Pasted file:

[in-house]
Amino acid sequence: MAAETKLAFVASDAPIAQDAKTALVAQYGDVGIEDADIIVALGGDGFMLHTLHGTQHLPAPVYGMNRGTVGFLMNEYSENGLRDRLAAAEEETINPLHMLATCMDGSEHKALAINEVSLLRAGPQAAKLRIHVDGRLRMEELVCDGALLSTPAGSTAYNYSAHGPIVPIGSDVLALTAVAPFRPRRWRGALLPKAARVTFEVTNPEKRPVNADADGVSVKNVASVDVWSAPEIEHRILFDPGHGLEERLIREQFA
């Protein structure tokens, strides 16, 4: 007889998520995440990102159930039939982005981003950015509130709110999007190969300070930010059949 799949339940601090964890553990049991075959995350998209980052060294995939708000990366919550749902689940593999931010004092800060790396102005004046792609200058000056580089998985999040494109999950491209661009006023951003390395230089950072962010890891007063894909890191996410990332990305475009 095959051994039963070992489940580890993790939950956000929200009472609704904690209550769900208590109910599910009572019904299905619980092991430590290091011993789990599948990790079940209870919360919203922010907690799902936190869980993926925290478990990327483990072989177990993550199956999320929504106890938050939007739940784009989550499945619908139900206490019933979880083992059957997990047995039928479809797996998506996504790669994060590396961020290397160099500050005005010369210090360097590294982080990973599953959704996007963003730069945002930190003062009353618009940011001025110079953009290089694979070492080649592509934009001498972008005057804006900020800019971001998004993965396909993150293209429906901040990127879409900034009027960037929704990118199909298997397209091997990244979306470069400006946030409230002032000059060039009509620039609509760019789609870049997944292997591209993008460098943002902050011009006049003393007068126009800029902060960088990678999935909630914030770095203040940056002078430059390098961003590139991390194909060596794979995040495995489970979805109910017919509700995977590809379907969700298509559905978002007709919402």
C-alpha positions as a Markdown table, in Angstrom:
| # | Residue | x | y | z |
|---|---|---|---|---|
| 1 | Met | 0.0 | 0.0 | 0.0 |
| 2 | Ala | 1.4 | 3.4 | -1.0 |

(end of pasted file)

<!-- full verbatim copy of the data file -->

[in-house]
Amino acid sequence: MAAETKLAFVASDAPIAQDAKTALVAQYGDVGIEDADIIVALGGDGFMLHTLHGTQHLPAPVYGMNRGTVGFLMNEYSENGLRDRLAAAEEETINPLHMLATCMDGSEHKALAINEVSLLRAGPQAAKLRIHVDGRLRMEELVCDGALLSTPAGSTAYNYSAHGPIVPIGSDVLALTAVAPFRPRRWRGALLPKAARVTFEVTNPEKRPVNADADGVSVKNVASVDVWSAPEIEHRILFDPGHGLEERLIREQFA
């Protein structure tokens, strides 16, 4: 007889998520995440990102159930039939982005981003950015509130709110999007190969300070930010059949 799949339940601090964890553990049991075959995350998209980052060294995939708000990366919550749902689940593999931010004092800060790396102005004046792609200058000056580089998985999040494109999950491209661009006023951003390395230089950072962010890891007063894909890191996410990332990305475009 095959051994039963070992489940580890993790939950956000929200009472609704904690209550769900208590109910599910009572019904299905619980092991430590290091011993789990599948990790079940209870919360919203922010907690799902936190869980993926925290478990990327483990072989177990993550199956999320929504106890938050939007739940784009989550499945619908139900206490019933979880083992059957997990047995039928479809797996998506996504790669994060590396961020290397160099500050005005010369210090360097590294982080990973599953959704996007963003730069945002930190003062009353618009940011001025110079953009290089694979070492080649592509934009001498972008005057804006900020800019971001998004993965396909993150293209429906901040990127879409900034009027960037929704990118199909298997397209091997990244979306470069400006946030409230002032000059060039009509620039609509760019789609870049997944292997591209993008460098943002902050011009006049003393007068126009800029902060960088990678999935909630914030770095203040940056002078430059390098961003590139991390194909060596794979995040495995489970979805109910017919509700995977590809379907969700298509559905978002007709919402």
C-alpha positions as a Markdown table, in Angstrom:
| # | Residue | x | y | z |
|---|---|---|---|---|
| 1 | Met | 0.0 | 0.0 | 0.0 |
| 2 | Ala | 1.4 | 3.4 | -1.0 |